I have always had a fascination with history and anything historical. I used to drool over a collection of Medieval swords that were on display at my paternal grandmother’s apartment on the island of Malta. And I was drawn to my paternal family history, thanks to my father’s elder brother, Edwin. He was so interested in our roots that he carried out an intensive research into it, tracing the line as far back as the early 16th century, on the island of Malta, and in Spain previous to that. Two of our ancestors were not only brothers in blood, but brothers in arms – they were religious Knights of the Order of St. John of Jerusalem. They are buried together in a tomb in St. John’s Cathedral located in Valletta (tomb number 267 Emanuele and Giuseppe Borg).

That said, and returning to the theory that I had lived sometime in the past, I can only conclude, should my uncle be correct about our links to Spain, perhaps I had been a soldier of Christ aboard one of the many ships of the Great Armada that had sailed for England in the year 1588. When the English Navy attacked the Spanish fleet at the Battle of Gravelines, most of the Spanish ships were able to escape by sailing up the North Sea, around Scotland, and then heading south to the Atlantic. Although the majority were sunk due to severe storms off the west coast of Ireland, it might have been possible for a ship or two to have slipped through into the Irish Sea and run aground either by accident or by design, onto the island of Anglesey.

I know it sounds far-fetched, but it’s the only way I can explain this weird event in my life.

Going back to spooks though, the buggers hadn’t left me alone (and they still don’t). Even though I was now living in Sydney, Australia (from 2nd November 1988 – 1st March 2016), in a new house, not previously lived in, I was sure there would be no such visitors. I was wrong. Sandra had bought a house in the leafy northern suburb of Berowra in 2006. The property was one of fourteen town houses on land which was once occupied by stables. We had designated one of the upstairs bedrooms as a study, where I would spend endless hours (when not at work or doing family things) either writing or playing computer games. On one particular occasion I heard someone walking along the landing, and in my peripheral vision, a shadow passed into the other bedroom. Thinking it was Sandra, I rose from the chair and stepped into the bedroom to see what she was up to. The room was empty. I went downstairs, she was out in the garden, pottering.

There had been other sounds in the house, mostly shuffling or scratching sounds, but we explained them away as rats in the attic – which of course, there were, but that’s another story.

Before I leave the subject of ghosts, I will just add that it would only be fair to include my present “unwelcome” house guest. The apartment I currently live in is located in the small coastal town of Golfe-Juan in southern France, located in between Cannes and Antibes on the Côte d’Azur. I have been living in Golfe-Juan since 2nd March 2016, after Sandra and I separated (for the second time) after twenty-eight years of marriage (not my choice). Five days after my arrival I purchased the flat. It was the first property I visited, but fell in love with it and refused to view any others. It’s a nice, small flat – with an emphasis on ‘small’ – the entire apartment is no bigger than the size of the lounge-diner at the house in Berowra which Sandra still owns; but it’s home, and its size means there’s not much to clean. Sorry, I’m getting side-tracked, so I’ll tell you about my ghost. What I cannot comprehend though, the building is only 25 years old. The previous owners were an Italian couple who used it as a holiday let for tourists, and also for themselves. So, unless, someone died whilst at the property, or there was an incident on the field where the apartment building now sits, I don’t understand why I keep getting plagued by this weirdo. He (could be a she) lets me know of his presence by banging the floor-to-ceiling bedroom wardrobe doors – usually in the early hours of the morning, and making me jump out of my skin. The room becomes exceptionally cold, and only returns to normal after I tell him/her to sod off: in English, Italian, and French…. Well you never know, do you? There are times he makes his presence known during the day, but those occasions are rare – he much prefers to wake me up!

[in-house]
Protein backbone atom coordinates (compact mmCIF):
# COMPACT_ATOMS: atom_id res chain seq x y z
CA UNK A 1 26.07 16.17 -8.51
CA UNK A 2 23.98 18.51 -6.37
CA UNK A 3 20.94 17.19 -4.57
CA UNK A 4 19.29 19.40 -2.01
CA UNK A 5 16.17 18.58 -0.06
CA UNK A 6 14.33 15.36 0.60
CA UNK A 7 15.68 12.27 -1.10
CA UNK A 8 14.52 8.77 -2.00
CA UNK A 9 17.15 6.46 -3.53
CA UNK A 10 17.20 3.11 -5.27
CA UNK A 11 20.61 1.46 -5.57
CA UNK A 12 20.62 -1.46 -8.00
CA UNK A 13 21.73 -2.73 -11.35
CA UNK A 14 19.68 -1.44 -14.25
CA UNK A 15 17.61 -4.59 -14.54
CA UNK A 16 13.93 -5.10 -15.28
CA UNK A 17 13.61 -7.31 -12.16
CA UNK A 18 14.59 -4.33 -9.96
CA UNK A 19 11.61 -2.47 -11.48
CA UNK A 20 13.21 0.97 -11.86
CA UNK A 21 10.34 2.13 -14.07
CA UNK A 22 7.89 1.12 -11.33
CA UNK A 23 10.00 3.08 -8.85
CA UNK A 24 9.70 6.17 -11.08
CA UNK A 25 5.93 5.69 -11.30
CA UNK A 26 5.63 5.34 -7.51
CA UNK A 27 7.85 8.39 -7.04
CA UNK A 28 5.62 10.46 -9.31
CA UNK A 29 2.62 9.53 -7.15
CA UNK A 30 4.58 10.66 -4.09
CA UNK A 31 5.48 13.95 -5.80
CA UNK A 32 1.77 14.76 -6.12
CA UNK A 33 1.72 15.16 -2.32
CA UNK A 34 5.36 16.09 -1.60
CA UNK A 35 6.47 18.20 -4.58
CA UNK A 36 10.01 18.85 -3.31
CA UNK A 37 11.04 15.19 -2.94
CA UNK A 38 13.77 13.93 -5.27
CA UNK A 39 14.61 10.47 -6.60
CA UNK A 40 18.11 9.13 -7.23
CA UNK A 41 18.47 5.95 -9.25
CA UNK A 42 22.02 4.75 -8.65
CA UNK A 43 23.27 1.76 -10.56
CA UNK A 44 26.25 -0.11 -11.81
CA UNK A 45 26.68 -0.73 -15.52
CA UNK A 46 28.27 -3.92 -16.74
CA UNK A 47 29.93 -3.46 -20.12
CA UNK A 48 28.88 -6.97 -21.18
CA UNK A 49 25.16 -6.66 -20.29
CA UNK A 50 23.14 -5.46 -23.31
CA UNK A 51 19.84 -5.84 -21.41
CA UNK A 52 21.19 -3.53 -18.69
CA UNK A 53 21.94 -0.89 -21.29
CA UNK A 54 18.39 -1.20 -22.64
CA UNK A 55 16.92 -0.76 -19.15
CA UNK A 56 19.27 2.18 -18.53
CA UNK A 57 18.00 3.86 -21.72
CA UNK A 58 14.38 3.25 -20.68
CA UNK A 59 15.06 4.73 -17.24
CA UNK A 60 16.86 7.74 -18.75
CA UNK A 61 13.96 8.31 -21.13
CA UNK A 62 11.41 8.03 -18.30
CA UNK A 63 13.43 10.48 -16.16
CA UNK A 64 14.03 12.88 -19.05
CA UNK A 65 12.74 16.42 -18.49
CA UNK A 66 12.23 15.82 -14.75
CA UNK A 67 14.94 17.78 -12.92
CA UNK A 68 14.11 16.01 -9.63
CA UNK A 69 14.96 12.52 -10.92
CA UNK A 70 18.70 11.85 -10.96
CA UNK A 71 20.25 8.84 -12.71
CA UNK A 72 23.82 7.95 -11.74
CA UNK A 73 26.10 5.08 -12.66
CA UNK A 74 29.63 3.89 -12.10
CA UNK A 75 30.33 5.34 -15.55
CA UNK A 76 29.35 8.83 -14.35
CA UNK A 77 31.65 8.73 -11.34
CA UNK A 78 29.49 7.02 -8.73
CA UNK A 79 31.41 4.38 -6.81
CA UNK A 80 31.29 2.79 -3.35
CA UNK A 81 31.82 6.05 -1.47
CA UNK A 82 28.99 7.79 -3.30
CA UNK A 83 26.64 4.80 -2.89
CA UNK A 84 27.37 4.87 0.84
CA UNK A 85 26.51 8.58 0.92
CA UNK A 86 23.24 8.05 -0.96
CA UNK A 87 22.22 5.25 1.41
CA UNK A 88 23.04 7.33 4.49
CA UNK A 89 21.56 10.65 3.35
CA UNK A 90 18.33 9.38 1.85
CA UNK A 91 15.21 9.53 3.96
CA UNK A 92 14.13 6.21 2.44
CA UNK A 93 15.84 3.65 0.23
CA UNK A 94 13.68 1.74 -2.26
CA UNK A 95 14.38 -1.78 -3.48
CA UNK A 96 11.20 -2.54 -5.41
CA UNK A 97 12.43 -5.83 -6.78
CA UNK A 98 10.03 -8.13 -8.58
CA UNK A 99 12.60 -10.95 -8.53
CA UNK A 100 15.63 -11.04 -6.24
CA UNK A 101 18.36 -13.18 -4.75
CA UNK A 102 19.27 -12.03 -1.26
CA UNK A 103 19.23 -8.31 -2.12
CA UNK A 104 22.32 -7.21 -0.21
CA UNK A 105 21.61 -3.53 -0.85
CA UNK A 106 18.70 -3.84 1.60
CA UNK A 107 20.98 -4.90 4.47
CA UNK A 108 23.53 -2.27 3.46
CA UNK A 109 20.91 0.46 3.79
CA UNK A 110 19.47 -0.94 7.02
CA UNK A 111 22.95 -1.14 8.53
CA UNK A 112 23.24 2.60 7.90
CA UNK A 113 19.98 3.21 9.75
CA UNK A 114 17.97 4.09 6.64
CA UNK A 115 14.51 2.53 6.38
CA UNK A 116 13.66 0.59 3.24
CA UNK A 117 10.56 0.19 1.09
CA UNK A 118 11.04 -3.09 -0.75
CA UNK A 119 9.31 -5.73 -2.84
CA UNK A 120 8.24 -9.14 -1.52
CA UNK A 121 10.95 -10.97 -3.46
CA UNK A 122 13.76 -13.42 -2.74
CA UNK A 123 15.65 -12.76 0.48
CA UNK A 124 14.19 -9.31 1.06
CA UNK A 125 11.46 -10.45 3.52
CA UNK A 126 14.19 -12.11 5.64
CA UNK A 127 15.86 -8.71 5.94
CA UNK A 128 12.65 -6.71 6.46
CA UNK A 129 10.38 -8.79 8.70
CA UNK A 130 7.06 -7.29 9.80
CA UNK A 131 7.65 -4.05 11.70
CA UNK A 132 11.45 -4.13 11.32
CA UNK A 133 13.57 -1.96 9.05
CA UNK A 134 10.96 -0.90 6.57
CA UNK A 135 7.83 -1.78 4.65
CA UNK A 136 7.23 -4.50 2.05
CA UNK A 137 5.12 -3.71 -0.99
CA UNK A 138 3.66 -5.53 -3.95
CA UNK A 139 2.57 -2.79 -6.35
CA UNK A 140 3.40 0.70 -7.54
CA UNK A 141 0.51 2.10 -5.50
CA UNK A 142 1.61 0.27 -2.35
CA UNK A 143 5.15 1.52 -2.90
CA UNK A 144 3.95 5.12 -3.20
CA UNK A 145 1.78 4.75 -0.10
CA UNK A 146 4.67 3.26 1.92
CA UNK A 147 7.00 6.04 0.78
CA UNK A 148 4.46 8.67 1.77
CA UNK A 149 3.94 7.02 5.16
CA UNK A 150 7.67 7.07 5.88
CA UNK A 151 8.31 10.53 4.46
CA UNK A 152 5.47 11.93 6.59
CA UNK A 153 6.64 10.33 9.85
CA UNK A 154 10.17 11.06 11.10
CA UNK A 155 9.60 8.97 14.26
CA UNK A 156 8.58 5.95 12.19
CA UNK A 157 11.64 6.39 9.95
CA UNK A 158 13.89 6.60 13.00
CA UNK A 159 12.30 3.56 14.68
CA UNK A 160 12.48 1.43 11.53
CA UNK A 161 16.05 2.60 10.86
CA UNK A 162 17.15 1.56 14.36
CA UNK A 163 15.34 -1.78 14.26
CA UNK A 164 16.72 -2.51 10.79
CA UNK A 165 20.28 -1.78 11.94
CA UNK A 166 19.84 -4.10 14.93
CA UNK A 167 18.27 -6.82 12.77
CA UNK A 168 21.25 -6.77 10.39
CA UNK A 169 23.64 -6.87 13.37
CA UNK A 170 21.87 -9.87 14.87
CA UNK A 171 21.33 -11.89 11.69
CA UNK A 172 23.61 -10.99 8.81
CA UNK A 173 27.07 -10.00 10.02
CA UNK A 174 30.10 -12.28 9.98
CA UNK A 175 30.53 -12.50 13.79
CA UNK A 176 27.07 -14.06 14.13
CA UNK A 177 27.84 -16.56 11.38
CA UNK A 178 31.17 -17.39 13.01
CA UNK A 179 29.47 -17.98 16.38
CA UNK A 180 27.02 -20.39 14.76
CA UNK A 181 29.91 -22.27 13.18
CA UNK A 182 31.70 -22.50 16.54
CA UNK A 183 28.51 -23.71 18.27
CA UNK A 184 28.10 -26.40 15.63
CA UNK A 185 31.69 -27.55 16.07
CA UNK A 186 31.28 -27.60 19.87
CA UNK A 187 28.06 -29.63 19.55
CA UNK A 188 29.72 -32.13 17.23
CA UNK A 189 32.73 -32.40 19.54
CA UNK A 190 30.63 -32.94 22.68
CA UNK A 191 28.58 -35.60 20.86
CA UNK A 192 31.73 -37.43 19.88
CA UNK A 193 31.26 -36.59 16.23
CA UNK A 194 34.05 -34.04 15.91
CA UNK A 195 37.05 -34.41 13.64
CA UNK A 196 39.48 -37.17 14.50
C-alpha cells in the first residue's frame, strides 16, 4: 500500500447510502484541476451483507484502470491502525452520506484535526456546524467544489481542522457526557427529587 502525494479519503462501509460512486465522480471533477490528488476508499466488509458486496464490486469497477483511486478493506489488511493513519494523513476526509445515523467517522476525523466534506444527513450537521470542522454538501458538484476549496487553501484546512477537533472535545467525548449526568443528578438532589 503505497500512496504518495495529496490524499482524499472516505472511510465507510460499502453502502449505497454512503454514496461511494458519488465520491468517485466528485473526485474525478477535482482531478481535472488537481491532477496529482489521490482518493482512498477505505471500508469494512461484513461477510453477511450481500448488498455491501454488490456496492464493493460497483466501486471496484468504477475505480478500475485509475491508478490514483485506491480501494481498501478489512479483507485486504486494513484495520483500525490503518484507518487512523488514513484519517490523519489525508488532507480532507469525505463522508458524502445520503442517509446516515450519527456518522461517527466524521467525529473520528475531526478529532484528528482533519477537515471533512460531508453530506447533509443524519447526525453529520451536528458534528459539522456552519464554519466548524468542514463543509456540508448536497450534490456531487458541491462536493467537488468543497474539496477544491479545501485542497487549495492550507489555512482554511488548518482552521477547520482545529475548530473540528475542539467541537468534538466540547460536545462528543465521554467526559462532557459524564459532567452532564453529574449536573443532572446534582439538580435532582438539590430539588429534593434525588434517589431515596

I have become used to having these presences in my life, and I don’t fear them. For all I know it might be someone close to me that just doesn’t want to leave, and has stuck by, and will no doubt continue to do so. Or, as I have come to suspect, once our body dies, we are at a loose end until we find a means to begin again in another life-form; and hang around at the last place we had ‘lived’ at.


RLB – Tomewriter


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Will I be remembered 100 years after my death?

Obviously my creativity must have come from somewhere? And I suspect it is hereditary, for as long as I can remember, mum has always been a writer of poetry and novels.